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Supreme Court Rules Arizona Can Enforce Ban on Abortion for Genetic Issues

Arizona Attorney General Mark Brnovich filed an emergency request with the court on June 30


Arizona can enforce a 2021 law that prohibits doctors from knowingly aborting pregnancy exclusively because of genetic abnormalities including Down Syndrome.

The Supreme Court ruled on June 30 that the ban could remain in effect while the law is challenged in court. Arizona Attorney General Mark Brnovich filed an emergency request on June 30 and asked the court to permit the law to be reinstated after being blocked by a lower court judge.

“Every society will ultimately be judged by how it treats its most vulnerable,” Brnovich told Fox News. “I am proud to stand up for Arizona’s law protecting the unborn.”

Senate Bill 1457 makes it a Class 3 felony for doctors to terminate a pregnancy solely because of a fetal abnormality. Any physicians or health care professionals that perform or fail to report an abortion can lose their medical license and be fined $10,000.

The law does grant exceptions for a medical emergency. Arizona Governor Doug Ducey signed the measure into law in April of 2021.

SB 1457 also “requires that fetal remains be buried or cremated, grants civil rights to the unborn and allows the father to bring a civil action on behalf of the fetus,” per NBC News.

“The law of this state shall be interpreted and construed to acknowledge, on behalf of an unborn child at every stage of development, all rights, privileges, and immunities available to other persons, citizens and residents of this state, subject only to the Constitution of the United Staes and decisional interpretations thereof by the United States Supreme Court,” the bill states.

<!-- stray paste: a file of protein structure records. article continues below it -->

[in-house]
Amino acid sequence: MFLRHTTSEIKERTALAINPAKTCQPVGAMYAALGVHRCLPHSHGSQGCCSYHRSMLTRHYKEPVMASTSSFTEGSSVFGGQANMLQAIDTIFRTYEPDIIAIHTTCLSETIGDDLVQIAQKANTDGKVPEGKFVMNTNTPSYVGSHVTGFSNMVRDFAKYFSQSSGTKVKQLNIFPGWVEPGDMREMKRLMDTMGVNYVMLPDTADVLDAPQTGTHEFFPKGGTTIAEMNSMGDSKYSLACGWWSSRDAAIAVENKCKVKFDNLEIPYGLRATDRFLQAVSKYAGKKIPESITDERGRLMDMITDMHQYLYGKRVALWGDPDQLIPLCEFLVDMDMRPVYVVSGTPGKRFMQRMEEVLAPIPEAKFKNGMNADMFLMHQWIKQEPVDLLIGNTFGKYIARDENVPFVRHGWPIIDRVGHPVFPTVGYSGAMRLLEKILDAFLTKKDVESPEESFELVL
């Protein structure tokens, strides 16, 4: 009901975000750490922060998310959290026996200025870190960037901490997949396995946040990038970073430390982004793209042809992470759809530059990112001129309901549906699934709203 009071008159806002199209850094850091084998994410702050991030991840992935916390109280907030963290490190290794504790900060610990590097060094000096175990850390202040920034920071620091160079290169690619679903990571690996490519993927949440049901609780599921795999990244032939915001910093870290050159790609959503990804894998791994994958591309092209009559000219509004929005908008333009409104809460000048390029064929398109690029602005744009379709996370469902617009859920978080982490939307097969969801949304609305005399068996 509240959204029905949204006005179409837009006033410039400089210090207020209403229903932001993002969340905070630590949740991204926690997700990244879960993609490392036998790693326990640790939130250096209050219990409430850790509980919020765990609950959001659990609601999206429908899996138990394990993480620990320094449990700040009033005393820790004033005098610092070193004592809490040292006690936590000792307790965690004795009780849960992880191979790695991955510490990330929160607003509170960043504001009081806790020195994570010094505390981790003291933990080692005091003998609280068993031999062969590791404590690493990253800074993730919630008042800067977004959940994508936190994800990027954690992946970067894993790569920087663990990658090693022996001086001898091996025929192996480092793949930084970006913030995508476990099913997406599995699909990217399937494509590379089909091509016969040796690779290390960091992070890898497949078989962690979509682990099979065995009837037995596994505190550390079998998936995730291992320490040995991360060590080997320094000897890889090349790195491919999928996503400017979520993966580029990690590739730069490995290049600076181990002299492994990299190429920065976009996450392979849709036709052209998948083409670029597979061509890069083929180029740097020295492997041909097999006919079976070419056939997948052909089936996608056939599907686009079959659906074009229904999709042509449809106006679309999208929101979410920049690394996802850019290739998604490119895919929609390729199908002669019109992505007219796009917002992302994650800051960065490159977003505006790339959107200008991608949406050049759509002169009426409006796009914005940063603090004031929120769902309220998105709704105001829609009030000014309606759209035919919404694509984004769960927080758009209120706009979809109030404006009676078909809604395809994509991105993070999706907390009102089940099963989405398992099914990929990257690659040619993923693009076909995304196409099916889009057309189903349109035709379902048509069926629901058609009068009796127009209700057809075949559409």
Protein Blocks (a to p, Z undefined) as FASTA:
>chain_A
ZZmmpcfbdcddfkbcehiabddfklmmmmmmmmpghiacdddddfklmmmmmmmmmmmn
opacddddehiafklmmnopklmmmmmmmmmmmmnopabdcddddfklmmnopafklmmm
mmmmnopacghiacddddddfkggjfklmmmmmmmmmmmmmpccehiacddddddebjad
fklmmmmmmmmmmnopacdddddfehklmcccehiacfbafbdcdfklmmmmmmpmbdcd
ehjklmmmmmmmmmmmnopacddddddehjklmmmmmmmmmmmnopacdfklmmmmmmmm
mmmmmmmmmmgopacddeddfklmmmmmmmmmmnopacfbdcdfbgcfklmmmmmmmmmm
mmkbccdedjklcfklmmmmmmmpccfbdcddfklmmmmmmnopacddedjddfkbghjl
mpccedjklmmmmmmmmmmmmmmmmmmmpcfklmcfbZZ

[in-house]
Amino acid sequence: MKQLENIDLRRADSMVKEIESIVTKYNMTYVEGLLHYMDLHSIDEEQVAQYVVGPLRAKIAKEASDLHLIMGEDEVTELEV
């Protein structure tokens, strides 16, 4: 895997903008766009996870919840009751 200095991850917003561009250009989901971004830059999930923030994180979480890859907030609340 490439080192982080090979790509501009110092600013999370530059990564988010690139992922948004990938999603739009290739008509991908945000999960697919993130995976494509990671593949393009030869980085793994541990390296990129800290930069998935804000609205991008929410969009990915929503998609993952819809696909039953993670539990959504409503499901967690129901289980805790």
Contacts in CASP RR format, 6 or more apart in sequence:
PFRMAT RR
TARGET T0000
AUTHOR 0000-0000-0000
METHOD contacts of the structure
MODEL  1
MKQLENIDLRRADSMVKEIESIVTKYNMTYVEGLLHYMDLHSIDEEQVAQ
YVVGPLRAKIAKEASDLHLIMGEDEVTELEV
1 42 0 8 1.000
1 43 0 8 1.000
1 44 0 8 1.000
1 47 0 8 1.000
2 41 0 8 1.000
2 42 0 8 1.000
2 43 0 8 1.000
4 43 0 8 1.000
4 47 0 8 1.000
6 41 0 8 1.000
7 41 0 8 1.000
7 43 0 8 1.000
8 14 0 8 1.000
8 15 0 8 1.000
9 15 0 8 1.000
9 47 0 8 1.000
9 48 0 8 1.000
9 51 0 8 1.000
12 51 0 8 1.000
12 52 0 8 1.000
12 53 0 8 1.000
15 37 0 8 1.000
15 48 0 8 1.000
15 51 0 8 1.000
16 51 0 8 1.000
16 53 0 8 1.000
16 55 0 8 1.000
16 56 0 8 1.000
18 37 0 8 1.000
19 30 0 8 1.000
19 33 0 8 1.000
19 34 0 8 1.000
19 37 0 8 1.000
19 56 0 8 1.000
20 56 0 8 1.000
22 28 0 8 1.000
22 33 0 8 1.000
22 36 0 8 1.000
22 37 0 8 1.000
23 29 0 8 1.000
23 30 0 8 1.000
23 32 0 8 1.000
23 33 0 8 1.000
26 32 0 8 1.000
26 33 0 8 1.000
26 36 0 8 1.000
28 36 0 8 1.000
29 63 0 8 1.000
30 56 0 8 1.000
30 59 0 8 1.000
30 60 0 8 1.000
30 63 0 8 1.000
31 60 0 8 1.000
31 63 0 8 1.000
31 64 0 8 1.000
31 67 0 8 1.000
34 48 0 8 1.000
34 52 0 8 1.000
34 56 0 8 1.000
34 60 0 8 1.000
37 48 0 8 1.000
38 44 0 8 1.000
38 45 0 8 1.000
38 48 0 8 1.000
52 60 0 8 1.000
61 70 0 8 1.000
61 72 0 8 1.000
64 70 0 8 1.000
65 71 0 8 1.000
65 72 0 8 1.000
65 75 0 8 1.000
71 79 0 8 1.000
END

State Senator Nancy Barto, who sponsored the bill, said she opposed discrimination against fetuses with genetic abnormalities.

“I am proud to live in a state that values life — all life,” Barto said in a statement in February. “That means we must make these critical fixes to our laws to protect the most vulnerable among us.”

“There are incredible numbers of people that appreciate those children that have come into the world with a genetic abnormality like Down [syndrome] or other serious issues that are genetic,” said Barto, per AP.

The law had been scheduled to take effect on Sept. 29, 2021 but was blocked following a legal challenge from pro-abortion groups including the Center for Reproductive Rights, the National Council of Jewish Women, the National Organization for Women and the Arizona Medical Association.

The lawsuit, which was filed in U.S. District Court in Phoenix, argued that “the law will have a chilling effect on the communications between doctors and patients, preventing physicians from counseling women about a difficult decision” and that “the threat of criminal penalties will discourage abortions for any reason if the doctor has cause to suspect the fetus could have a genetic abnormality,” notes ABC News.

In September, U.S. District Judge Douglas Rayes ruled the law’s criminal penalties were constitutionally vague as it was unclear how to determine if doctors were aware of fetal abnormalities.

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